Real Estate: The Rise of Phoenix

After remaining in shambles for most of the last decade, real estate has come back with a vengeance in the last one and half years.
Real Estate: The Rise of Phoenix
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The long lull in the property market seems to have ended with start of the pandemic. The NSE realty index is up by more than 215 per cent from the lows of March 2020. Even in last one year it is up by 24 per cent compared to 16 per cent by BSE 500 index. The momentum in the realty sector has surpassed many other indices. Nonetheless, if we take little, longer history, we see this index is still down by 67 per cent from its peak reached in 2008. Even the share price of companies that were trading in four digits in 2008 are trading in three digit and many shares that were trading in three digits are trading in double digit and some companies cease to exist now.

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In the same period Nifty and Nifty midcap indices, these large and midcap indexes, have increased 3.5 times and 4.5 times respectively since the start of FY08.

Since the virus outbreak, real estate players have been hit hard across the value chain. Service providers were struggling to mitigate health risks for their employees and customers. Many developers were not able to obtain required permits and were facing construction delays, stoppages, and potentially shrinking rates of return. Meanwhile, many asset owners and operators faced drastically reduced operating income, and almost all were nervous about how many tenants will struggle to make their lease payments.

Nevertheless, it seemed to be transitory and COVID-19 stood out not as a big real estate disruptor and accelerated housing demand conversion. Some of the catalysts that fuelled this include stamp duty cuts, developer discounts, high attrition and resultant hikes, democratization of ESOPs to cover a broader employee spectrum, achievement of accelerated unicorn status, and stock market rally. All-time low mortgage rates and all-time high affordability have provided the supporting environment.

Going forward also following factors will help real estate sector to maintain momentum.

Higher Affordability 

Going ahead, we believe that momentum is likely to continue. Mortgage rates offered by most large lenders are in the 6.5-7.0% range for 20-year housing loans and is the lowest ever historically since 2005. Even assuming that mortgage rates may inch up over H2FY22-23E, we believe that mortgage rates of 7.5-8.0% (assuming 100bps increase) are still affordable and would not significantly dent buying decisions.

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Consolidation in the Sector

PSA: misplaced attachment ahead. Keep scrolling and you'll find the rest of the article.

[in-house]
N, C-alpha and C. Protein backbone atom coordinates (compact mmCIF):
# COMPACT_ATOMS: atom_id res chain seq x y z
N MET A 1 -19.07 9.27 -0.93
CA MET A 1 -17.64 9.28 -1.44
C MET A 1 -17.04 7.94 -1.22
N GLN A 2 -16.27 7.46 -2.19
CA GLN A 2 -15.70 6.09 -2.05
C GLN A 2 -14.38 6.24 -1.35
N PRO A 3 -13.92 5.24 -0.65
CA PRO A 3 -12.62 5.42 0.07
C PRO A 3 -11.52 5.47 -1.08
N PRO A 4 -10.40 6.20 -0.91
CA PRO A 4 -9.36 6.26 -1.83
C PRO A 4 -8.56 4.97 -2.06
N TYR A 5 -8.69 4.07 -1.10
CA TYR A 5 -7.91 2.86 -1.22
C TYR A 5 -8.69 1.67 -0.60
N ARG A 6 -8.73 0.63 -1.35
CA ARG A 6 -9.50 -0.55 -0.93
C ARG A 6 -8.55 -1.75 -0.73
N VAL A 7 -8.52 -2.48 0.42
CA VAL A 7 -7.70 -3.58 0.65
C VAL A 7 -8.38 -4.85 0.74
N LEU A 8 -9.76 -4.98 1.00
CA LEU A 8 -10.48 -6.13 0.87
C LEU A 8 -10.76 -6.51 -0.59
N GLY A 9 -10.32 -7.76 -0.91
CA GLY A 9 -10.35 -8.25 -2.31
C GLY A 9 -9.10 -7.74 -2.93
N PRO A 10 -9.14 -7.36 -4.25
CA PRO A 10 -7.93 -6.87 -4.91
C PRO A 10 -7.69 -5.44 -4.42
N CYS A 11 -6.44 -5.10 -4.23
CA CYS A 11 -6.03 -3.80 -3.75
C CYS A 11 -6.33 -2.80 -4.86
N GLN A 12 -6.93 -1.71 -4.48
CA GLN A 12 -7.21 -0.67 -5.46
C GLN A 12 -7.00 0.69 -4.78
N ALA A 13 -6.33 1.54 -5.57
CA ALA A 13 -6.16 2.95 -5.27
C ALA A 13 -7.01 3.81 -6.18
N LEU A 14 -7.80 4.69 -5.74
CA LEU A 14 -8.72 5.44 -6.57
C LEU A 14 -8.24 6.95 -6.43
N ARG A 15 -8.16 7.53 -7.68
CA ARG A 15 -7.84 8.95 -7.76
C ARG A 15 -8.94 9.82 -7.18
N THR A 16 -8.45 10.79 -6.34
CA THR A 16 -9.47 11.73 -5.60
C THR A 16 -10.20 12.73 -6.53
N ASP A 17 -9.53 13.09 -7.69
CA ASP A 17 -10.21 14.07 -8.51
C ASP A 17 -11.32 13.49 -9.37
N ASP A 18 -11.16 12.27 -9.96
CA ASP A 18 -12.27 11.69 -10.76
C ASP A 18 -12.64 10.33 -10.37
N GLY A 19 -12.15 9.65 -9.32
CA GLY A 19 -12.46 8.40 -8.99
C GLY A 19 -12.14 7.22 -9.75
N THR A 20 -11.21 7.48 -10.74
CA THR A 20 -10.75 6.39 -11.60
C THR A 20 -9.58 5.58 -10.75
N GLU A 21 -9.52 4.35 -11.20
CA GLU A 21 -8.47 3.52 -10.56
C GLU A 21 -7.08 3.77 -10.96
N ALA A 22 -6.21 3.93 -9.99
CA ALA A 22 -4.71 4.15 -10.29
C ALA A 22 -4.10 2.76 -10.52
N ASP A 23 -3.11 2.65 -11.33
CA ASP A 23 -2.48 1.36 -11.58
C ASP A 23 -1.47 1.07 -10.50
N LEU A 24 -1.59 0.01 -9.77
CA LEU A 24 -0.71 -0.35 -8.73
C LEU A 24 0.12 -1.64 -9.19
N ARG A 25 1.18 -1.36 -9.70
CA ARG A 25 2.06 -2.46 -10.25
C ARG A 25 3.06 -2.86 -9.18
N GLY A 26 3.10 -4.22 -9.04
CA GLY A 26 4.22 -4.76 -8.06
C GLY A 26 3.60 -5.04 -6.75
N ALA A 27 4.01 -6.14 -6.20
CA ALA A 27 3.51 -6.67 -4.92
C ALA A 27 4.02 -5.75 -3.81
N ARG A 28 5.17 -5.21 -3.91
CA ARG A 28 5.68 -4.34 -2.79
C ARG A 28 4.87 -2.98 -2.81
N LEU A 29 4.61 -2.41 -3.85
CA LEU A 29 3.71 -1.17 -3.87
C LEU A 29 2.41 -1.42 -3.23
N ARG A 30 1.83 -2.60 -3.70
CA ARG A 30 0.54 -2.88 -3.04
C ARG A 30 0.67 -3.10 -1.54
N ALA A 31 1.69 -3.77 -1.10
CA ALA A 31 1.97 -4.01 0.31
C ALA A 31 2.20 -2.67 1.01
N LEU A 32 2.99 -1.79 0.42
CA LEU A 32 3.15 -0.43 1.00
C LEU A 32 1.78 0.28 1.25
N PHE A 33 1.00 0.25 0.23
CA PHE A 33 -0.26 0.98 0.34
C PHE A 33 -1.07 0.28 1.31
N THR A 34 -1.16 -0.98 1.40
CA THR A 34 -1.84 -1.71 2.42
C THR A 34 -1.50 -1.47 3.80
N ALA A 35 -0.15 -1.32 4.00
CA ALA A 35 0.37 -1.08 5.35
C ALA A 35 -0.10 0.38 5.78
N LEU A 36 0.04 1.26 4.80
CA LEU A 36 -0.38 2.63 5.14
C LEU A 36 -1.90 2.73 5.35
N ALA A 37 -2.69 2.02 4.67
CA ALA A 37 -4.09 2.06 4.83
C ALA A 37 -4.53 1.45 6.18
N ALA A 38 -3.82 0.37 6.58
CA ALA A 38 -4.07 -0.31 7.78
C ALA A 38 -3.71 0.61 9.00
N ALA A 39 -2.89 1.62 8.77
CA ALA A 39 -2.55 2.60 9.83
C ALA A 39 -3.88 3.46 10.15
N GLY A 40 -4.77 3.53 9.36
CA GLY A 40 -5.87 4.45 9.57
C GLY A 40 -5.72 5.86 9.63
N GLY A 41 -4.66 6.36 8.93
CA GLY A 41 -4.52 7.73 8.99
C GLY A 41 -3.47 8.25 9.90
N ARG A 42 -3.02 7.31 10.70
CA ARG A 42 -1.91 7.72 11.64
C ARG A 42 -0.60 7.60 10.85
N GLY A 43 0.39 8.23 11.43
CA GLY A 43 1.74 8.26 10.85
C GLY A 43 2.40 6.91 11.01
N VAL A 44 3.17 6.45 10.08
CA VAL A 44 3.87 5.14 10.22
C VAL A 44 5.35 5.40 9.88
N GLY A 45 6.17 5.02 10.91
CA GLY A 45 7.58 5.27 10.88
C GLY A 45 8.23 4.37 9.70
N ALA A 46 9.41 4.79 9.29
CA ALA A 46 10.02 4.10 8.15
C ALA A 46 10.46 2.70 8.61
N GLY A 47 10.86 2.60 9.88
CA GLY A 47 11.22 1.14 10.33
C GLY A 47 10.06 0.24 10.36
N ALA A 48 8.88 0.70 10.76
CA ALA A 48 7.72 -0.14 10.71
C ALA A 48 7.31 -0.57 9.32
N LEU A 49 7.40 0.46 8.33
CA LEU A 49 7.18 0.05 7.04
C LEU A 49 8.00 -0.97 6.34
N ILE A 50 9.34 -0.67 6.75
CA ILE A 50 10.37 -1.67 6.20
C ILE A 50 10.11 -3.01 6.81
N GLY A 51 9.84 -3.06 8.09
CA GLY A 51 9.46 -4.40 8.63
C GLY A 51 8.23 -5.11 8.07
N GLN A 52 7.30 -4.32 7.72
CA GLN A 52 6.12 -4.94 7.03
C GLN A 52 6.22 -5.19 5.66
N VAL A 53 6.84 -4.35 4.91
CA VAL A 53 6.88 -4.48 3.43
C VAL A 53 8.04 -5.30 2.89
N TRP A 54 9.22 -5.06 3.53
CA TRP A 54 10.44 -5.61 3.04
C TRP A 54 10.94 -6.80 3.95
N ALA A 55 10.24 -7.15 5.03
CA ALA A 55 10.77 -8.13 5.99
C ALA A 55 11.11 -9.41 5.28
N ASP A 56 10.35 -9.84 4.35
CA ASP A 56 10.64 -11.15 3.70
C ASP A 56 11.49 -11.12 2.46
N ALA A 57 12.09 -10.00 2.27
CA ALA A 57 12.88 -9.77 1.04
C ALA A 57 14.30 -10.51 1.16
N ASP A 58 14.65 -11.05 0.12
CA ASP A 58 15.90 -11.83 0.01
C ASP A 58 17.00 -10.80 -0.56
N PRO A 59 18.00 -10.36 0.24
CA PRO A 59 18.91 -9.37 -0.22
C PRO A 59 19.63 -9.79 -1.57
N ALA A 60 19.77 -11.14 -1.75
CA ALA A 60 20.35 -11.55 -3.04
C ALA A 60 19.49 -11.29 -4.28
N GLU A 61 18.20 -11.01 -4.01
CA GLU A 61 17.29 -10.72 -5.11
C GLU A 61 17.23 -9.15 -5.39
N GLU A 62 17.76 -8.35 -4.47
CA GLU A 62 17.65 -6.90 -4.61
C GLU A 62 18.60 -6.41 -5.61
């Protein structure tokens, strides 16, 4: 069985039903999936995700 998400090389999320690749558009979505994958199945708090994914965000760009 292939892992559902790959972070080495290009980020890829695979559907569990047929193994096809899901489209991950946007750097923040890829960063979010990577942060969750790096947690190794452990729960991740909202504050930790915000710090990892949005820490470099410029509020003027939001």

Going ahead, consolidation in the sector is likely to improve organised player’s position. We believe that owing to healthy balance sheets, access to capital and many unlisted, weaker developers being shunted out of the market, the market share of large organized developers is set to grow further in the next 2-3 years. Most developers in the listed space have aggressive launch plans from H2FY22 and are looking to grow at a double-digit sales value CAGR over the next 2-3 years which would likely lead to market share gains assuming that even industry size remains stagnant.

Office Leasing Recovery on the Cards 

While vacancy levels may remain flat in Q4CY21, it is expected this trend will reverse from Q1CY22E (Jan’22 onwards) with the improved pace of vaccinations across India, select corporates recalling employees to offices and gradual pick up in international travel. The Indian Commercial Real Estate (CRE) office market saw record leasing in CY19 with 42msf of annual net absorption. The office market has been in an up cycle over CY14-19 with rising rentals, falling vacancies, consolidation among developers and emergence of REITs. At the beginning of CY20 (January 2020), the outlook was bright with healthy pre-leasing for upcoming supply. However, the evolving global situation owing to the COVID-19 has led to CY20 net office absorption of 20msf  which is a 50% YoY decline. Nonetheless, as employees start returning back to office, we may see this also picking up.

Many will believe that inflation is a key risk since it may drive input cost and mortgage rates higher and derail the recovery. Nevertheless, there are reasons to believe developers have headroom to absorb inflation as greater transparency over time has reduced costs of capital and organised developers enjoy 25-30% lower funding costs than tier-2 players.

Out of many listed real estate players, in the following pages we are giving seven players that are likely to gain most out of the developments mentioned above. One can invest in any two or three players to build a strong portfolio.

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About the author: IE&M Team
IE&M Team
Indian Economy & Market is an Indian media and information platform producing data-backed news and analysis on all the vital elements at the intersection of the economy, stock markets, mutual fund, insurance, commodities, currency, technology, startups and business.

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